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Doctors warn CDC to advise about vaccine side effects - AS English
Experts fear that if the public is not advised by authorities of side effects people will not return for second dose if adverse effects are encountered.
The World Health Organization (WHO) is optimistic about the evolution of the different vaccines in bringing an end to the covid-19 pandemic. The director general of the organization, Tedros Adhanom Ghebreyesus, recently affirmed that thanks to the favorable results of his tests, "the light at the end of this long, dark tunnel is growing brighter However, medical professionals in the United States are warning the CDC that it must be transparent with the public about the possible side effects the vaccines may cause. The three vaccines that have made it through late stage trials will need to be given in two doses to be effective, although AstraZeneca plans to begin trials with a half-dose. Pfizer, which was the first to announce its results recently filed for emergency approval for its vaccine from the FDA. The CDC needs to be transparent With this in mind doctors in the United States are recommending that the health authorities warn the public of adverse side effects that may occur after the first injection in some individuals. Fearing that they may experience the same or worse reaction to the second dose may prevent them from receiving the necessary second dose. Some may even not attempt to get vaccinated at all upon hearing about the adverse side effects. These health experts do not want people to be scared away from getting the vaccine but simply want the public to be fully informed. What the health experts are recommending Sandra Fryhofer, a member of the American Medical Association, said in a virtual meeting with a group of medical experts that advises the CDCWe really need to make patients aware that this is not going to be a walk in the park, according to reporting by CNBC. She added They are going to know they had a vaccine. They are probably not going to feel wonderful. But theyve got to come back for that second dose. In a company statement Moderna described its side effects, also known as adverse events, were described as genially short-lived meaning that the vaccine was generally well-tolerated. The most common side effects were headache, joint pain, fatigue and pain where the individual received the injection. More positive language Patsy Stinchfield, a Childrens Minnesota nurse practitioner, said more positive language could be used to talk about the side effects such as response instead of adverse reaction. She also expressed that people should be told to expect side effects as they are a normal part of the immune response. Even letting people know that they may want to take the following day off from work. This view was expressed by a North Carolinian woman in her 50s who participated in the Moderna study. She said she didnt get a fever but suffered a strong migraine that left her unable to focus and drained for a day. However, she took an Excedrin and woke up fine the next day. Even though many Americans have a limited number of days they can take off Dr. Grace Lee, a professor of pediatrics at the Stanford University School of Medicine pointed out the benefits of getting the vaccine outweigh the risk of getting infected.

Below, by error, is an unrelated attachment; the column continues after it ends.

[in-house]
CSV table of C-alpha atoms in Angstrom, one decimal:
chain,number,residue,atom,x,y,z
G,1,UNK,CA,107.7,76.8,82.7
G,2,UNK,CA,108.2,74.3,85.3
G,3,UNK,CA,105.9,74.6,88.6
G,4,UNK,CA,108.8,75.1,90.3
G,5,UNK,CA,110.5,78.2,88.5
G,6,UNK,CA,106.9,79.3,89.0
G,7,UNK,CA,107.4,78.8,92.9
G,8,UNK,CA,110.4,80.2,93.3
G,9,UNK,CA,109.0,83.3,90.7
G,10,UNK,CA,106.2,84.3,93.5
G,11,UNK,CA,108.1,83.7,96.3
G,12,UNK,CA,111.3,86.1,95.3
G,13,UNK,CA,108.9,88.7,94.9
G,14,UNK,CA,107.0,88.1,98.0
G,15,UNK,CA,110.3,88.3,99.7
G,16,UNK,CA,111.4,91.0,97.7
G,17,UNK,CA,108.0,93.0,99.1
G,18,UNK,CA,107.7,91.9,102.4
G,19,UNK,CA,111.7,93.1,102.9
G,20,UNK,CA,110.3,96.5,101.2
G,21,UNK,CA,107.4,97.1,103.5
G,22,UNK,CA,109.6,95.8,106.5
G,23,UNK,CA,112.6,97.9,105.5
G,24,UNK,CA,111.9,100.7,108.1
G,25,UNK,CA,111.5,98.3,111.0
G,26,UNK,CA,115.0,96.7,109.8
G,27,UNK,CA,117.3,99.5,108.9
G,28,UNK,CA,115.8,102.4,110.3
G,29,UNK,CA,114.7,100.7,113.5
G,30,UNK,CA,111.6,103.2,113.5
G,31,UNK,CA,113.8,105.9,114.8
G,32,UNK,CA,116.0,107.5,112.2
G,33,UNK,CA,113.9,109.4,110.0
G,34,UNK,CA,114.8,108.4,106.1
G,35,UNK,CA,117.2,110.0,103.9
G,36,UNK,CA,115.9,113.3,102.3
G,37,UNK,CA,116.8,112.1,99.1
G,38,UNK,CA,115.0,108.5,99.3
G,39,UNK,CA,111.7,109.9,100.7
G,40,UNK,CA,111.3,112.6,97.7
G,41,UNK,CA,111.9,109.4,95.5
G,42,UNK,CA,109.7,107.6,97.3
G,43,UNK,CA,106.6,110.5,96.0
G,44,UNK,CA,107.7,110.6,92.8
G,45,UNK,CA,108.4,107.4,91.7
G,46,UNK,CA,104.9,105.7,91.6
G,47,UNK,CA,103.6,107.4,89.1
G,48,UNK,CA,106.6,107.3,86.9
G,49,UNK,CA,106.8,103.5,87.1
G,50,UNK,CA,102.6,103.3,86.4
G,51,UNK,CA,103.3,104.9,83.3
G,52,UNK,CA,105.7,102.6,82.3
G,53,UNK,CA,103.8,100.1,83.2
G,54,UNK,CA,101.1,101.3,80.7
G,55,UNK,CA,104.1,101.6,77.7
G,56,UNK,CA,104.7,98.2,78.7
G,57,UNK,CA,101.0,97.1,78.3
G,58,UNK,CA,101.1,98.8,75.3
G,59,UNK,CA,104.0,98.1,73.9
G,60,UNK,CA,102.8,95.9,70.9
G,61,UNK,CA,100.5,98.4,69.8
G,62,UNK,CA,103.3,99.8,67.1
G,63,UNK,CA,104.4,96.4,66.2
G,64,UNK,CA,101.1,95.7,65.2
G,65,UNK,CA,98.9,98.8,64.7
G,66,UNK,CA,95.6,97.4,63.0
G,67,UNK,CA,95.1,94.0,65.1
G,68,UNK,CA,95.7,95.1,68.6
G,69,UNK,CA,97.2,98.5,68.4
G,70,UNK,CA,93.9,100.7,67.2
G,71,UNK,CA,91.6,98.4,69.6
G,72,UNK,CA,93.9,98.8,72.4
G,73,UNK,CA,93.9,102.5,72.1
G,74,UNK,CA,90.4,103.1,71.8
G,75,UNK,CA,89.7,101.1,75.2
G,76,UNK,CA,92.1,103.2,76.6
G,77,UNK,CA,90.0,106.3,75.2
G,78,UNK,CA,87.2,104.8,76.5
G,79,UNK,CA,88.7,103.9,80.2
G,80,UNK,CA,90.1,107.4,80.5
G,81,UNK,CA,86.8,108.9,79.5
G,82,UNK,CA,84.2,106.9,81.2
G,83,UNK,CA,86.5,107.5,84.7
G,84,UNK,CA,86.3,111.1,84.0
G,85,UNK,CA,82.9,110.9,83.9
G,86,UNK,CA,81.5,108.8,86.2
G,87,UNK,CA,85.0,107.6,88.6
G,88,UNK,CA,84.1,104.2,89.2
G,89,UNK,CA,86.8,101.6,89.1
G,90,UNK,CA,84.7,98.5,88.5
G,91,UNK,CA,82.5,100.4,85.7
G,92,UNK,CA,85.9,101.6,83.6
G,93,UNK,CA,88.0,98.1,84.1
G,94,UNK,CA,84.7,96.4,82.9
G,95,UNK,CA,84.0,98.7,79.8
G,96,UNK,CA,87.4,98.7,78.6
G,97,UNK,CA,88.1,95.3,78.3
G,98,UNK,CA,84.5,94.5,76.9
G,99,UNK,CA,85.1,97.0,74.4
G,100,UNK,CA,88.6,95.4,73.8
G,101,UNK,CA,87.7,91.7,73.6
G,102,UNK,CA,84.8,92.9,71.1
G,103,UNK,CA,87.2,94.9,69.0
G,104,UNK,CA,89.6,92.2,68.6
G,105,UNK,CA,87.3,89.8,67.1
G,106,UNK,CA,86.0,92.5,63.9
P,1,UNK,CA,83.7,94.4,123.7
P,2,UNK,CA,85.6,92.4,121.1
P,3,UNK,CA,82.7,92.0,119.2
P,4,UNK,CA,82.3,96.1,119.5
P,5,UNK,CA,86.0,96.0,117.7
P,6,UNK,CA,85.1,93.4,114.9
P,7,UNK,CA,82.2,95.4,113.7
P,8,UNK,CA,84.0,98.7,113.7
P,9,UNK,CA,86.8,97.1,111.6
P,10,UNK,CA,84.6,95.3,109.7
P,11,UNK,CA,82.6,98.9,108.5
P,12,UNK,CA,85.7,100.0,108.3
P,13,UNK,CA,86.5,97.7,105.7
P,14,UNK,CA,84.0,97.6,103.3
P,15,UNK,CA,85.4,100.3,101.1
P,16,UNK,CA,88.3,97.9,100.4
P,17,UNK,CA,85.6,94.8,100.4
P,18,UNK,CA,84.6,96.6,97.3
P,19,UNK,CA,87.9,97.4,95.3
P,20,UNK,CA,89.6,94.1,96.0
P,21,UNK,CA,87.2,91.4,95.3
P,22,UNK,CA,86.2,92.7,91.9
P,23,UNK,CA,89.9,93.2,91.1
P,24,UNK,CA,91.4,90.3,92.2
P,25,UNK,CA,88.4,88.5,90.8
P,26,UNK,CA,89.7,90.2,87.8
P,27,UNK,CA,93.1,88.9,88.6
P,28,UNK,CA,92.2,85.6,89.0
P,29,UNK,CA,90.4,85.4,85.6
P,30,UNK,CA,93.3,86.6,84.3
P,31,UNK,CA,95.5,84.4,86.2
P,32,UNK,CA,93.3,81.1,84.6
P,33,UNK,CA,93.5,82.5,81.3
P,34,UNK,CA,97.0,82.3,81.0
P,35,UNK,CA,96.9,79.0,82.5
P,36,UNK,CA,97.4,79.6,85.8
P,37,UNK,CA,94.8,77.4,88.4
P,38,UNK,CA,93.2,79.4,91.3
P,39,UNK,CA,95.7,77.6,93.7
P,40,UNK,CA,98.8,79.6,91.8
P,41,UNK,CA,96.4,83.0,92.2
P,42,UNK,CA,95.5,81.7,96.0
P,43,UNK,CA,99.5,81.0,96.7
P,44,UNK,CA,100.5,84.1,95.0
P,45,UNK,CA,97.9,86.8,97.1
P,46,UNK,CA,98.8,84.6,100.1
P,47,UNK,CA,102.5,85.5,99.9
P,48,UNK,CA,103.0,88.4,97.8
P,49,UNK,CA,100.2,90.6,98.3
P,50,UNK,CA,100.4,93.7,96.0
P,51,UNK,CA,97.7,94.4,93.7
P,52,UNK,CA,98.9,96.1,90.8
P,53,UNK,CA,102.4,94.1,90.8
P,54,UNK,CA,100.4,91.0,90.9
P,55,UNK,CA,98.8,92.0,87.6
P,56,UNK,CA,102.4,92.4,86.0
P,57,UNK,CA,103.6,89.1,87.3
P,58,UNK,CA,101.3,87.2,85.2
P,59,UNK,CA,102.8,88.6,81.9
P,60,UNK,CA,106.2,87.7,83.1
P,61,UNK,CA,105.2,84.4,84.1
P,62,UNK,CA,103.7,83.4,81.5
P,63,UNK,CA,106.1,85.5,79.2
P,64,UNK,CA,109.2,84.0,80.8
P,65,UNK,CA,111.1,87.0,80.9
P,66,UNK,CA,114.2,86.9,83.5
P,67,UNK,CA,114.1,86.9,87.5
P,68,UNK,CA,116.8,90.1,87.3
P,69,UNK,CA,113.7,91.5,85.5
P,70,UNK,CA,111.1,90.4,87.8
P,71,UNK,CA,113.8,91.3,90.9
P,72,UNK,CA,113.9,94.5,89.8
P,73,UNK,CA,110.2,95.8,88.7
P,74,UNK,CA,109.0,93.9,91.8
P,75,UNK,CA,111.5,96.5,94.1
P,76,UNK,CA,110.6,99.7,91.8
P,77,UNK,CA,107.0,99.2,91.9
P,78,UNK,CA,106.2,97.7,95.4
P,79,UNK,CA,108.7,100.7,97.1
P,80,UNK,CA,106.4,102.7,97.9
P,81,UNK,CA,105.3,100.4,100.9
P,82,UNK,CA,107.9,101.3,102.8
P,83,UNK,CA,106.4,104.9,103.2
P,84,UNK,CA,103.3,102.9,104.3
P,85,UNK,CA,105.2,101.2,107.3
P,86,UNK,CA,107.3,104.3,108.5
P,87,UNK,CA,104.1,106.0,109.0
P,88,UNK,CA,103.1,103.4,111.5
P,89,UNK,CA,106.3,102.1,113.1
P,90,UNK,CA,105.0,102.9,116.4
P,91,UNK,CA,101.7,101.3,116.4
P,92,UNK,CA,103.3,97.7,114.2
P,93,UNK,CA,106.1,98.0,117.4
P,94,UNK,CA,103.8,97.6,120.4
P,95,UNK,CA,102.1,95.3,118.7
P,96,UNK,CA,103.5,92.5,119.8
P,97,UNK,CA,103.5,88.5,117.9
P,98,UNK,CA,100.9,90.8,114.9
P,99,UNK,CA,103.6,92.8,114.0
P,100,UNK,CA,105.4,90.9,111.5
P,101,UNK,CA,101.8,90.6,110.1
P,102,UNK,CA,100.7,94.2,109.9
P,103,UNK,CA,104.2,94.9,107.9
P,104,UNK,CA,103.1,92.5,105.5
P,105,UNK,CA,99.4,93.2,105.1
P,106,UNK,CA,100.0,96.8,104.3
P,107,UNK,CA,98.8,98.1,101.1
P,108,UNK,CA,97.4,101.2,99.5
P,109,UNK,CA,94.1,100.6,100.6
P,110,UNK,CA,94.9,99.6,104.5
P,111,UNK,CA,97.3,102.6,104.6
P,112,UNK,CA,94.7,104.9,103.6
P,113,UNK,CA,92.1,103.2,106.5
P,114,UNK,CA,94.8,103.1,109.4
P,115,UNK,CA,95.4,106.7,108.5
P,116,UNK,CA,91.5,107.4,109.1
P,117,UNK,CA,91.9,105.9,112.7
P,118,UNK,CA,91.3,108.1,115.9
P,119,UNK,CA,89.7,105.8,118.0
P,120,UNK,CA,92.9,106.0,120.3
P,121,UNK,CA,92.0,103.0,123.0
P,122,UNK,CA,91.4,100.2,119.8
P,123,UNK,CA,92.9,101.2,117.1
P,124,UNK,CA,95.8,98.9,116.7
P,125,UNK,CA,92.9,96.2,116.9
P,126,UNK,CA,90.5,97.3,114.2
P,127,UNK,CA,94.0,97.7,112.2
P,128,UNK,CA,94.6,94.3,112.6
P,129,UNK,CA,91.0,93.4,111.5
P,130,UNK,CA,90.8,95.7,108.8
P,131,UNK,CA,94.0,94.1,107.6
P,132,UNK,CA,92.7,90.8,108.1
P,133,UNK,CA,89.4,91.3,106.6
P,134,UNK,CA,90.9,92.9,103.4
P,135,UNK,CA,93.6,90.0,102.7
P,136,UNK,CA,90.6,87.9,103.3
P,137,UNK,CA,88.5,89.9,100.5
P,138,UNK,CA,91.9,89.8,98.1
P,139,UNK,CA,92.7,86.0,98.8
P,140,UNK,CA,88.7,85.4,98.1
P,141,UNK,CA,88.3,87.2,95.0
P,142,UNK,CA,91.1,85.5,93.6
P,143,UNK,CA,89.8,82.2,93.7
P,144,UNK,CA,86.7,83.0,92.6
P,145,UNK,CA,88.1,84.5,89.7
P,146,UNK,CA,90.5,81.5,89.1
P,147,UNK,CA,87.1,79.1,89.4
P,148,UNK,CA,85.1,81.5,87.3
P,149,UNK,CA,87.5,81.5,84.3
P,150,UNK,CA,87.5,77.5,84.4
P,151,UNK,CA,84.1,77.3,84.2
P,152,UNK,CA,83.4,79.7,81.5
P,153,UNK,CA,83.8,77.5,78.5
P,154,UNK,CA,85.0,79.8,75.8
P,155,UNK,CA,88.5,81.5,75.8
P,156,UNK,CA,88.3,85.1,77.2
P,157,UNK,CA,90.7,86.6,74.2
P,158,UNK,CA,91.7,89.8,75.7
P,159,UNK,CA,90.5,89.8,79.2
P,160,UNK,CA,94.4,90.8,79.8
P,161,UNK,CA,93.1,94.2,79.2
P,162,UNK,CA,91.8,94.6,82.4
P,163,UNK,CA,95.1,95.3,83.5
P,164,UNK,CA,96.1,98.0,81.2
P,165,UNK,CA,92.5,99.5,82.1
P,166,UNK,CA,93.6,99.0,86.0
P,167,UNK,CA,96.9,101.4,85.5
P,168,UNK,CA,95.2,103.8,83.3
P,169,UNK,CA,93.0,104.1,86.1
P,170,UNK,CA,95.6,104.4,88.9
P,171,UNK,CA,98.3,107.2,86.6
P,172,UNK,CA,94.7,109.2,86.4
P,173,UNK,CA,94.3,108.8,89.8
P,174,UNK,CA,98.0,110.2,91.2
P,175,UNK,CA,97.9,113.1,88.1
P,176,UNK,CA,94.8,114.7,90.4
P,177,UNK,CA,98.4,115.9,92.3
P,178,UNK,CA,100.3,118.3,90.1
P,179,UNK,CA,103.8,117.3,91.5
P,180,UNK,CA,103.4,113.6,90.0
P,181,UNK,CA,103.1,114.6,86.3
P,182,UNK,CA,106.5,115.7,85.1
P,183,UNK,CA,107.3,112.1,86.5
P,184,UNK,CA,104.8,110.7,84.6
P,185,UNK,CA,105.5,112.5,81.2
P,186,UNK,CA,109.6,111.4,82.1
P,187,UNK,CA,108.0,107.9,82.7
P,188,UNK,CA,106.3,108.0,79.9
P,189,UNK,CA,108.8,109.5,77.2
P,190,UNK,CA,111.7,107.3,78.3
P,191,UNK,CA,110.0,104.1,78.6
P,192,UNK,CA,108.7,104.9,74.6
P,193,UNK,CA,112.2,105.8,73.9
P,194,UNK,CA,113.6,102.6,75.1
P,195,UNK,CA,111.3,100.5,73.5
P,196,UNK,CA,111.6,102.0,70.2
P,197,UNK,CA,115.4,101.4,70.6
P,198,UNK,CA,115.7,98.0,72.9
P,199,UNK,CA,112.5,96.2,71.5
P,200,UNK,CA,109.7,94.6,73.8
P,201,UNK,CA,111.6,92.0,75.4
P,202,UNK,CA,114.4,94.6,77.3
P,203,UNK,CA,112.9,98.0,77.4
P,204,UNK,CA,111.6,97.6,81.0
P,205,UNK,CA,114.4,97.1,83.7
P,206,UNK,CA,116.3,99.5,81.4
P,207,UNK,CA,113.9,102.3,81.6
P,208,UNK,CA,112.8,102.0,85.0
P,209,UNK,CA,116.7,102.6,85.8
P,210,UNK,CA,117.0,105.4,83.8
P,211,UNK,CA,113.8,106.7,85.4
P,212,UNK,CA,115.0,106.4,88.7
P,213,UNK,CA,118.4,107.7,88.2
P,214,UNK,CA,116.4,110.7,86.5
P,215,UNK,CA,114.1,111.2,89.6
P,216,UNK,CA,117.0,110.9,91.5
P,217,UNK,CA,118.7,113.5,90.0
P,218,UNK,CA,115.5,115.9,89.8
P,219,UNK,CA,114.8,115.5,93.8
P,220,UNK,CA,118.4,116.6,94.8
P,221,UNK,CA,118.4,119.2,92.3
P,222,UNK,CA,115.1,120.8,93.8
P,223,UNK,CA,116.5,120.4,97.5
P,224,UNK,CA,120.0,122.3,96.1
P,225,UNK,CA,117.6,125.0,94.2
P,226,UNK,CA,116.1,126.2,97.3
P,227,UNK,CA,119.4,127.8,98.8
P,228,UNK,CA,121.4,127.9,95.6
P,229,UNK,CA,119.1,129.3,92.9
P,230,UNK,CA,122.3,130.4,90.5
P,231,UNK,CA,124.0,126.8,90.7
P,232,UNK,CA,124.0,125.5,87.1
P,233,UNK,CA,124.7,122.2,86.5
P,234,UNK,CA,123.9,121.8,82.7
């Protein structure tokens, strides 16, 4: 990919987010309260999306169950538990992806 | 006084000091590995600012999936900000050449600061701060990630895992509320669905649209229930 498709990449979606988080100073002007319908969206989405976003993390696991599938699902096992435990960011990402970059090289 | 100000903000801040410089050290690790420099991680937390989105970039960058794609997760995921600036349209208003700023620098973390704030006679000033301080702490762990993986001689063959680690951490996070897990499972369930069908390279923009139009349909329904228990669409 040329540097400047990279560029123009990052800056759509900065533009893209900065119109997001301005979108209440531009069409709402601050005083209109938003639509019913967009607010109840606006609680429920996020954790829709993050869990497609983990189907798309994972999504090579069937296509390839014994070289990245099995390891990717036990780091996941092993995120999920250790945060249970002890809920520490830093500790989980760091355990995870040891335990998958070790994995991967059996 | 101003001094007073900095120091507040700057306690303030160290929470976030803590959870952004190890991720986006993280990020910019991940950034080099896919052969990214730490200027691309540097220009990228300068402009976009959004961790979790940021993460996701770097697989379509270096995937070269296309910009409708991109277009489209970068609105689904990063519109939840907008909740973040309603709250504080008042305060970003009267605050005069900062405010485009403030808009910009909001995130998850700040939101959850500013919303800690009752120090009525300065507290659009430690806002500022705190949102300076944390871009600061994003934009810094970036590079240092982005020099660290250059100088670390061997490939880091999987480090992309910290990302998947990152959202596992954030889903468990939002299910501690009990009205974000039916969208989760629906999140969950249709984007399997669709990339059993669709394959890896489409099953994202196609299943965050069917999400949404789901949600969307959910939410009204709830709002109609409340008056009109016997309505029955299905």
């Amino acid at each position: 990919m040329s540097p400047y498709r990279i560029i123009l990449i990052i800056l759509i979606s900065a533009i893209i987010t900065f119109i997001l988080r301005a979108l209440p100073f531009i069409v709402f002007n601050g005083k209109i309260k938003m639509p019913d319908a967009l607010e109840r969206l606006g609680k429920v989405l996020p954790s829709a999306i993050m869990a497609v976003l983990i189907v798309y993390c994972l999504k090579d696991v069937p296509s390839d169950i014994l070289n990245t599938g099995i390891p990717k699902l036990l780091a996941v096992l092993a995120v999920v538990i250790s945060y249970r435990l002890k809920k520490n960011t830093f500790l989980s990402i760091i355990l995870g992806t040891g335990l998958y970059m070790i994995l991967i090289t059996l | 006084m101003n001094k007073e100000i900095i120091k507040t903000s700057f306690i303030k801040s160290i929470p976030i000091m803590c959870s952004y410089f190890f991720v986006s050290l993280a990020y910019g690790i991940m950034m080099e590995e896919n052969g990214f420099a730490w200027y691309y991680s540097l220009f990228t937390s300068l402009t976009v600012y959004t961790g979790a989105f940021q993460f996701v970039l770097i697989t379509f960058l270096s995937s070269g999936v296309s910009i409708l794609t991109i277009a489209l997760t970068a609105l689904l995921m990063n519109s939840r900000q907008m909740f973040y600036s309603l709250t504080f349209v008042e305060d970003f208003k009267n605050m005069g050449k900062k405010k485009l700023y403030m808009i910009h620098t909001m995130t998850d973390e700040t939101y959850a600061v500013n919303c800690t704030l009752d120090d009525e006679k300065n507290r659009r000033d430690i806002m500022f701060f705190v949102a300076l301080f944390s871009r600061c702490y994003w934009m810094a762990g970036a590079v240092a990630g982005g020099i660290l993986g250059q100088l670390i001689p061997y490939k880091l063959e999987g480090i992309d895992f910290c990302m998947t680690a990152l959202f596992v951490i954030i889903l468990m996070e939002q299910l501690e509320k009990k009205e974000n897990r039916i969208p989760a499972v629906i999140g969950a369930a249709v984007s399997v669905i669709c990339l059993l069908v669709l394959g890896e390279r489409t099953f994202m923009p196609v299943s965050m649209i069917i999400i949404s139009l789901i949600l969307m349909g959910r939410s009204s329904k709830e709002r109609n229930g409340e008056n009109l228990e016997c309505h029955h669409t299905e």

US recession began in February: what it means and how many have there been? - AS English